Sen. Marco Rubio’s campaign has cancelled almost $1 million worth of TV-advertising in the Hawkeye State, just one week prior to the state’s first-in-the-nation caucus.
Rubio also cancelled around $125,000 in paid advertising in New Hampshire, which votes on February 9th, eight days after Iowa.
Rubio has been advertising extensively in both states since December. In Iowa alone, Rubio has already spent around $3 million on paid advertising. He also still has advertising-slots booked in both states, but his campaign’s decision to scale back his buys suggests a change in strategy, just as voters are preparing to cast their ballots.
The Rubio campaign spun the news to Politico that the cuts in ads in Iowa and New Hampshire were to increase the campaign’s ad buys in South Carolina. But South Carolina votes on February 20th.
Politico reported that the Rubio campaign had added to its buys in the Palmetto State, but media booking information provided to Breitbart News indicated no changes to Rubio’s ad reservations there. Rubio has reserved a few million dollars worth of ad time in South Carolina in the coming weeks — but it doesn’t appear that he has added any additional time to his paid advertising.
This week, both Donald Trump and Jeb Bush used their funding to reserve additional advertising-time in South Carolina.
It is possible, however, that Rubio’s campaign discarded ad-time in Iowa and New Hampshire to pay for the advertising time already reserved in South Carolina. When a campaign reserves future ad-time, it doesn’t pay for it when it places the order. The campaign pays for it just before it airs.
If the Rubio campaign says the decision to scale back advertising in Iowa and New Hampshire is linked to the primary in South Carolina, it seems likely the changes have been made to pay for ads currently reserved in South Carolina.
In Iowa, Rubio’s campaign trimmed just over $830,000 in paid advertising. As noted, the amount cut in New Hampshire is reported to be around $125,000. Combined, these savings would pay for most of the time Rubio has reserved in South Carolina over the next two weeks.
The cuts in advertising obviously raise questions about how aggressively Rubio is contesting Iowa and New Hampshire. According to his campaign, his current strategy is to place third in Iowa, scond in New Hampshire and hope for a victory in South Carolina.
Rubio is currently polling in 3rd in Iowa, but far behind the leaders, Trump and Ted Cruz.
In New Hampshire, Rubio is polling 4th, with other candidates packed tightly around him.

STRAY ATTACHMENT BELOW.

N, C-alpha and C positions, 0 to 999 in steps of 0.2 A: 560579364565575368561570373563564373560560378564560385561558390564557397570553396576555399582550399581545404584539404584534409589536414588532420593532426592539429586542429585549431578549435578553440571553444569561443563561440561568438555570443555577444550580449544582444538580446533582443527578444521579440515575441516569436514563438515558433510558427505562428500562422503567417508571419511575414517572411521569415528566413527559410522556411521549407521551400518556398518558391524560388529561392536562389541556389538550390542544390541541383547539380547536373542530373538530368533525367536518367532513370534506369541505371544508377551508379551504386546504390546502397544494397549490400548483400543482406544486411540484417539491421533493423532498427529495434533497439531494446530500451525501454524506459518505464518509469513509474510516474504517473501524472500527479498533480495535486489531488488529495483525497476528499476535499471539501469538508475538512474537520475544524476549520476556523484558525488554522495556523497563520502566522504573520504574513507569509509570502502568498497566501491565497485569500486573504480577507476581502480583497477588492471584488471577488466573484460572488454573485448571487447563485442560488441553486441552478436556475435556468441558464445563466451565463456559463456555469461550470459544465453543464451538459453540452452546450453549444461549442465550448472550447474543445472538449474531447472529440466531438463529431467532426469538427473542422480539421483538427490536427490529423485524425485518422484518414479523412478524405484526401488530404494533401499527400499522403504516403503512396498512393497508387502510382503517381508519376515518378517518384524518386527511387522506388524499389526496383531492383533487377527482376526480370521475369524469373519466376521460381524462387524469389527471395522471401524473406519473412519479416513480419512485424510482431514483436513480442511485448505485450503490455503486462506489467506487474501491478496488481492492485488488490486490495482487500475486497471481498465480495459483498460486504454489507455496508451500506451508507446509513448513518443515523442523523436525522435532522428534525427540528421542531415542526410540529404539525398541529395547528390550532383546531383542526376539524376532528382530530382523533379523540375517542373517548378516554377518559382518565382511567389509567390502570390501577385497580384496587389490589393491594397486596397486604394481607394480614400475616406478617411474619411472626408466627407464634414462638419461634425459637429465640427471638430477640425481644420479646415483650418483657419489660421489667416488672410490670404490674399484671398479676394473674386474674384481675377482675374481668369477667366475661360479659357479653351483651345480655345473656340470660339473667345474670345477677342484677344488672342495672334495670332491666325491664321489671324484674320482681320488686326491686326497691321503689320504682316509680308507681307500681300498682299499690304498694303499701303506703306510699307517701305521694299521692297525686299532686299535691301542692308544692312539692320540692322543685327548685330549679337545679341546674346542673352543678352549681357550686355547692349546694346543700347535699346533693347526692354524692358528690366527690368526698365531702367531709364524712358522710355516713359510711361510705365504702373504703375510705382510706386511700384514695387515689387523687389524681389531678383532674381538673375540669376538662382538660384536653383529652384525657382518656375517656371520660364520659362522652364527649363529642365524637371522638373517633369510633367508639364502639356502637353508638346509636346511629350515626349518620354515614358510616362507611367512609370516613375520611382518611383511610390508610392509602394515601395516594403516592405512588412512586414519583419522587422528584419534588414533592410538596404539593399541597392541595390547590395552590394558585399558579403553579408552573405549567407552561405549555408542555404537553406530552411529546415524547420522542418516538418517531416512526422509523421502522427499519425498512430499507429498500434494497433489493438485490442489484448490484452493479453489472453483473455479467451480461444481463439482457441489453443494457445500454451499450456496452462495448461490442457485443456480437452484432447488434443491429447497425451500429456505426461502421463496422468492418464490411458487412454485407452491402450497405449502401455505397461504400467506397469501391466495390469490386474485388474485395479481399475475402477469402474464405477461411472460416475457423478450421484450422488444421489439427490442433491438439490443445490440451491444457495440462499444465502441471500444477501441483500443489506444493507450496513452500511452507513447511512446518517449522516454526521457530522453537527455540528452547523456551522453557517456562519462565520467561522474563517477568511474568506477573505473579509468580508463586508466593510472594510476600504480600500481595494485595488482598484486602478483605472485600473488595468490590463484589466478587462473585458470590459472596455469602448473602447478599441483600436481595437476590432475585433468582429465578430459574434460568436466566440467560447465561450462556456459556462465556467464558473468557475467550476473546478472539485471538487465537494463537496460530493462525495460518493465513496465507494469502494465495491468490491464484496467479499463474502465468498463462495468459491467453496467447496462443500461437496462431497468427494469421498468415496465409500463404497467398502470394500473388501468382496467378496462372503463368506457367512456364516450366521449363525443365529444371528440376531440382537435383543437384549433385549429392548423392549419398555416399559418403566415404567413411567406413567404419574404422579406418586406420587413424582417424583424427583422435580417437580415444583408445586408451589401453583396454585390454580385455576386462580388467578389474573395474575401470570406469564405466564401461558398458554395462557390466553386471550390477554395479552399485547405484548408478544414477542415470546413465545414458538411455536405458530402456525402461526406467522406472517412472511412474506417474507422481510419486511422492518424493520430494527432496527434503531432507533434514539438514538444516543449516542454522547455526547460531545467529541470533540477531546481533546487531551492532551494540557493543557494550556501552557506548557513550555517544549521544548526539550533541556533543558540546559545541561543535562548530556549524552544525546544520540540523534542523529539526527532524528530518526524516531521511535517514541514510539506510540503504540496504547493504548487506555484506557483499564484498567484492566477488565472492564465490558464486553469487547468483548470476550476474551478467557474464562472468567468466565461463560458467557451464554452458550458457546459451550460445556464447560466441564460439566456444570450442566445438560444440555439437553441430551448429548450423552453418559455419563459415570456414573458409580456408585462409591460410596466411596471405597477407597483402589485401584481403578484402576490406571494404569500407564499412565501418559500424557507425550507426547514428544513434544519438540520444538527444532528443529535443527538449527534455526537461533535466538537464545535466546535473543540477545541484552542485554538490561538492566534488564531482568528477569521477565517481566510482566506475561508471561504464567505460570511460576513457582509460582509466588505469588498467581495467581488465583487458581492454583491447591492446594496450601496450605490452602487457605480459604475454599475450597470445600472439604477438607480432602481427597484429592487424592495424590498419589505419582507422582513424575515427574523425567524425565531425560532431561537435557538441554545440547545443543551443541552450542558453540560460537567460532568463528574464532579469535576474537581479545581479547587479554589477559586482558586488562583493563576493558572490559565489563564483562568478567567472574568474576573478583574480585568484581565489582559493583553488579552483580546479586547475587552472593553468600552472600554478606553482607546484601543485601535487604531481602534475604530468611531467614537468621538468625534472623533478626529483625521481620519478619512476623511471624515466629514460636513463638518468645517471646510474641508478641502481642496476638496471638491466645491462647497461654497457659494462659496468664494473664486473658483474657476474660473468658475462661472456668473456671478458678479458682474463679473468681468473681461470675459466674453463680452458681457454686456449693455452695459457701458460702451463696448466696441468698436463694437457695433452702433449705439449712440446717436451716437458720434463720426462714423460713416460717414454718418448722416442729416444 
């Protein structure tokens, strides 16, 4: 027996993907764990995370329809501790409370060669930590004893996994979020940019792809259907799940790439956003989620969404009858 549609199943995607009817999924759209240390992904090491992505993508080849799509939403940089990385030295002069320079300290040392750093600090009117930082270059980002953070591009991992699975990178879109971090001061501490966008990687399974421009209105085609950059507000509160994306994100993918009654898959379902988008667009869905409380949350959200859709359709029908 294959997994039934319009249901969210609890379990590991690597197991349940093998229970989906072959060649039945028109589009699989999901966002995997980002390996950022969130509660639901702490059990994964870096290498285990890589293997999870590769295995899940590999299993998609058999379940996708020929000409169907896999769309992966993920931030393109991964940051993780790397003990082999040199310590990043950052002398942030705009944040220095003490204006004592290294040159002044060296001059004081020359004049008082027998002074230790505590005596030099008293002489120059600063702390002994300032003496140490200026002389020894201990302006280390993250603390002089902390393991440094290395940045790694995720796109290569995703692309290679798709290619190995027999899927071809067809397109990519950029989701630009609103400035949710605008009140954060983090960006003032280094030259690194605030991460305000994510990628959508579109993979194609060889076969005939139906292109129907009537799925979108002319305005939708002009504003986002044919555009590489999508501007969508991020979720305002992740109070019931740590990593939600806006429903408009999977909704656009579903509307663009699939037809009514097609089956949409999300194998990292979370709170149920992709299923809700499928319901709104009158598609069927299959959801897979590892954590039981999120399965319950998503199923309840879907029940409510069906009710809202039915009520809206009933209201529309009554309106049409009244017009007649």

In South Carolina, Rubio is a distant 3rd, with Jeb Bush very closely behind him.
Iowa votes in just a fortnight. Many other campaigns have added to their paid advertising this week in a final push for support. Rubio has to hope that he can hold his current position as voters make their final decision of which candidate to support.
Beyond strategy, however, Rubio’s decision to cut his ad-spending in the first two states raises questions about the state of his campaign’s fundraising.
Rubio’s campaign has not released any information about his fourth quarter fundraising totals. Both Ted Cruz and Ben Carson announced their fundraising totals soon after the quarter closed on December 31st. Both campaigns raised impressive amounts of money.
The final totals will be publicly available after January 31st, when the information is published by the Federal Election Commission. But most candidates follow the standard rule of political campaigns — immediately trumpet good news and postpone the revelation of bad news.
Breitbart News reached out to the Rubio campaign to see if there were any plans to release fundraising numbers ahead of the legally required public disclosure. Breitbart News also asked if the campaign could provide a general ballpark of how much it had raised in the Fourth Quarter. The Rubio campaign did not respond to Breitbart News.
Rubio’s fundraising to date has been unimpressive. In the third quarter, Rubio raised just $6 million, half of the amounts raised by Ted Cruz and Ben Carson. This amount was also half the amount Rubio had raised at the beginning of his campaign, in the second quarter. Rubio’s second quarter total, though, also included just over $3 million that he transferred from his Senate reelection account.
After Jeb Bush, whose super PAC amassed more than $100 million at the beginning of the campaign, Marco Rubio has spent more money than any other candidate. In recent weeks, the campaign has even had to defend its increased use of private charter planes, over the commercial flights the campaign used to brag about using.
Unless Rubio raised a significant amount of money in the fourth quarter–much more than he has raised previously–his campaign would have difficulty fulfilling all the ad reservations they had made. The cut in almost $1 million in advertising in Iowa and New Hampshire, combined with the campaign’s silence on its recent fundraising, suggests that the Rubio campaign is nearing a cash-crunch.
The theory of Rubio’s campaign is that he will eventually emerge as the consensus candidate to challenge Donald Trump and Ted Cruz. The shift in his advertising suggests, though, that his campaign no longer believes this consolidation will happen in time for Iowa and New Hampshire.
It looks like the campaign is conserving cash now, hoping that he will emerge as the favored challenger to Trump and Cruz by the time South Carolina votes. Voting there, however, is a month away.
Rubio seems forever to be pushing into the future the point that his campaign will seriously contest a state. If he waits too long, that future may never arrive.